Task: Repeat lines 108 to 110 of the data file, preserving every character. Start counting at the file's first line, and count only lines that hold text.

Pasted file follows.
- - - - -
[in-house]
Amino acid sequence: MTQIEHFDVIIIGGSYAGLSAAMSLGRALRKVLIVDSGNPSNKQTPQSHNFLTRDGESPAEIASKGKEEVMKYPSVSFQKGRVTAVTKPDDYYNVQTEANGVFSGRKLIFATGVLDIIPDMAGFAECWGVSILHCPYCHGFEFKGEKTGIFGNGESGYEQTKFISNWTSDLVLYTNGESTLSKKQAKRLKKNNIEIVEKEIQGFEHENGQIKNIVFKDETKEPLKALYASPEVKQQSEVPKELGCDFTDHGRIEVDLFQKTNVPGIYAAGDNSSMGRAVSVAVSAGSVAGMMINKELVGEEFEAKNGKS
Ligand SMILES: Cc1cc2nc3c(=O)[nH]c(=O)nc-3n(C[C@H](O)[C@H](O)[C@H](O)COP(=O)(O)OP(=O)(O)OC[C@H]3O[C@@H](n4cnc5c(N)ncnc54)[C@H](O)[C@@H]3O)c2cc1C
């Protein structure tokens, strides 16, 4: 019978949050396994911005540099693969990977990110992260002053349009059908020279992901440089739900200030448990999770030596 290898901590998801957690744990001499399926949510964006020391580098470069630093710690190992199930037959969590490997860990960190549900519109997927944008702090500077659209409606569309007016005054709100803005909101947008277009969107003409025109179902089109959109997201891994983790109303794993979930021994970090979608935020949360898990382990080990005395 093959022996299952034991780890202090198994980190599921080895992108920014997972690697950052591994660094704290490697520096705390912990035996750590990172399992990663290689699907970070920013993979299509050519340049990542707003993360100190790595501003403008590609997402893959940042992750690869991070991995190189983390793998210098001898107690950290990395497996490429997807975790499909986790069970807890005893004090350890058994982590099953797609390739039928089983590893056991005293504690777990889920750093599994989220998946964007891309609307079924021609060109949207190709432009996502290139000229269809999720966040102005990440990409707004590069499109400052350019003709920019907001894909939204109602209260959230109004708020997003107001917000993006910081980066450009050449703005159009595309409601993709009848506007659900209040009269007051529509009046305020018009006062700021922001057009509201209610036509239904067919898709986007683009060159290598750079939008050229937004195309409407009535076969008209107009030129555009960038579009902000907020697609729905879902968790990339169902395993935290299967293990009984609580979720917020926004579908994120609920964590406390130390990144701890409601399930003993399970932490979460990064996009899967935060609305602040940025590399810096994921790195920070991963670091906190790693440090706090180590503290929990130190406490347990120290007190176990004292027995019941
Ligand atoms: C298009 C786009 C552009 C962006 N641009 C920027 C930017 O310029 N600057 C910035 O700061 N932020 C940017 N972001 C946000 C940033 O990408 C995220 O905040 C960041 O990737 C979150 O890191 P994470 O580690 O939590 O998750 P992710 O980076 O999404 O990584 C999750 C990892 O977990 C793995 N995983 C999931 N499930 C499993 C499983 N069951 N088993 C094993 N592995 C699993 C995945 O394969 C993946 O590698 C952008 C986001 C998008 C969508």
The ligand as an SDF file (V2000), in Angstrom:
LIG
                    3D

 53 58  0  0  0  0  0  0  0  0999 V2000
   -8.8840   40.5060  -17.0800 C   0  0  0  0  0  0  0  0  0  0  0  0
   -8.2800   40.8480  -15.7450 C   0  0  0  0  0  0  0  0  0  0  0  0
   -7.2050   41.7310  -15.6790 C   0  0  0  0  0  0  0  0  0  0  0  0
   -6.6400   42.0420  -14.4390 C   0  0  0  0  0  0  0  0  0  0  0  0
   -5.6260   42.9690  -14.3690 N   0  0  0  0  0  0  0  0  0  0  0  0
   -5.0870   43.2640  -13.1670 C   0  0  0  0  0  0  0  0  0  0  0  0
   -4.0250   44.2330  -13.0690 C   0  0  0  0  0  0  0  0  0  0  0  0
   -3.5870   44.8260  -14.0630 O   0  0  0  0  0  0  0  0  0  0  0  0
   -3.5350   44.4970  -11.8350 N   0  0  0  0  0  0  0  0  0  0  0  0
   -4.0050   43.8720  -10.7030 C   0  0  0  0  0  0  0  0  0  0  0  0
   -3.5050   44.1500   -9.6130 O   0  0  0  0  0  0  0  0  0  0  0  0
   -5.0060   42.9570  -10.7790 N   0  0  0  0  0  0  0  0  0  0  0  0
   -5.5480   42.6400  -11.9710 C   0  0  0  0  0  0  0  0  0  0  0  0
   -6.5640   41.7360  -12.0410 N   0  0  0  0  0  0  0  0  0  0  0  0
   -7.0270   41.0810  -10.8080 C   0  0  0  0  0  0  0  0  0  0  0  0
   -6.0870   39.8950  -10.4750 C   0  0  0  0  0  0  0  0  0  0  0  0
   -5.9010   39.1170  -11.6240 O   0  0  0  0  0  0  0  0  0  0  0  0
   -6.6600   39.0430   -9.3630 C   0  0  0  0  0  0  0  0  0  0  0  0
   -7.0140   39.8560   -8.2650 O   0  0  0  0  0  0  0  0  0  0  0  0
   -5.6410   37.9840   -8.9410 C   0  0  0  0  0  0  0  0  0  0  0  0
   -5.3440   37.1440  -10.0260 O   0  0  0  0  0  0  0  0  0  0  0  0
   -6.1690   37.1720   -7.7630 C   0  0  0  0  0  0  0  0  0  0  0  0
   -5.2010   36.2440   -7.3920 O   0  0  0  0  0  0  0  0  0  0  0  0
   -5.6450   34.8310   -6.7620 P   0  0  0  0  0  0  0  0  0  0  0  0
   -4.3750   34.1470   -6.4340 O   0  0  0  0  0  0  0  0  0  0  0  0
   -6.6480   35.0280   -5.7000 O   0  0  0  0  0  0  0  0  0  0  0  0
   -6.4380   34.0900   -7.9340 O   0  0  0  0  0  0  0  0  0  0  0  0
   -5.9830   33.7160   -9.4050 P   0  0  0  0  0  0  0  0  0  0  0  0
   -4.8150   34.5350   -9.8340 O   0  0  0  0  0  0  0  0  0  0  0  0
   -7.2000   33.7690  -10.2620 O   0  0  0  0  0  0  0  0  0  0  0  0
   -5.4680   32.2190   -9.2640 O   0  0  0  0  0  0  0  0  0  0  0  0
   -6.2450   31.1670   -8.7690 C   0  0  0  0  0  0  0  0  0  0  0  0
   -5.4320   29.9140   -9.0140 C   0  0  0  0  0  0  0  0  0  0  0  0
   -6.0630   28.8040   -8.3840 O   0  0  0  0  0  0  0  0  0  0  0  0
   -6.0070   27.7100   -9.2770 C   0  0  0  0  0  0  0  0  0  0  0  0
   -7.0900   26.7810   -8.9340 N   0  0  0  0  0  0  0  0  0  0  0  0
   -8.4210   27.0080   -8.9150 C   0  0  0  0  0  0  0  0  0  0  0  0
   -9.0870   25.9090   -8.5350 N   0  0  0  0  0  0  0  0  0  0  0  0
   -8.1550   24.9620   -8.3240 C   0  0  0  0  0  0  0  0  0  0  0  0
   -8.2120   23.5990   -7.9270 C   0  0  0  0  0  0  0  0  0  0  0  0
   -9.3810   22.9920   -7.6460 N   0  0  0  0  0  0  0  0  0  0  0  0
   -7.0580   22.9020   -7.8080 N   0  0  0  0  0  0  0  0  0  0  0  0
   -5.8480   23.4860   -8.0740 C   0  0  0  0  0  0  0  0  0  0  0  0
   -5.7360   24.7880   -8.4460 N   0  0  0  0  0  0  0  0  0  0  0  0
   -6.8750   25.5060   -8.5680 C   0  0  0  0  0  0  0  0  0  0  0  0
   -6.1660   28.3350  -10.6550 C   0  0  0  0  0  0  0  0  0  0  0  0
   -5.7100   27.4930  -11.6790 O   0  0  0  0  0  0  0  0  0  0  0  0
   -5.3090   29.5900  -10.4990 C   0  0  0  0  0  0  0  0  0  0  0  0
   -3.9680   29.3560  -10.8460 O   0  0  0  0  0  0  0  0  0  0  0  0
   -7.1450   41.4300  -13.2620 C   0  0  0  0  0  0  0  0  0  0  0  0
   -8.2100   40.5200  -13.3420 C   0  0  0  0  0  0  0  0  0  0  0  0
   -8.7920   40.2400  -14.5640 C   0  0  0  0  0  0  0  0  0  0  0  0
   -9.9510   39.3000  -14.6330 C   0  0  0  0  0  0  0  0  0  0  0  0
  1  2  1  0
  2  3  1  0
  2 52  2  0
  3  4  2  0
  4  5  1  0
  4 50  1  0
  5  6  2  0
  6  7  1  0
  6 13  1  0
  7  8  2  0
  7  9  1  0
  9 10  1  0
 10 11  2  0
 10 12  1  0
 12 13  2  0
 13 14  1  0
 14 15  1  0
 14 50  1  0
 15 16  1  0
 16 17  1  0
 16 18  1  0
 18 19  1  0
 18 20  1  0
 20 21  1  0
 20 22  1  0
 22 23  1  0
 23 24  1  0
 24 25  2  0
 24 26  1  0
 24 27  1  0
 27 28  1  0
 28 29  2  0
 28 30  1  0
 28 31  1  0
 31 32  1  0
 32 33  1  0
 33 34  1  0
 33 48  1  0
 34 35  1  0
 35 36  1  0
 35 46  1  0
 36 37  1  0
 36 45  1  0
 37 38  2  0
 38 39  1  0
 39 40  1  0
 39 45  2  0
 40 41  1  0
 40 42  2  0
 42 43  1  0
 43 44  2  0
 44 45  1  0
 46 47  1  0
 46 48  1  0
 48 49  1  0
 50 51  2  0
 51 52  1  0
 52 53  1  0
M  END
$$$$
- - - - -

 39 40  1  0
 39 45  2  0
 40 41  1  0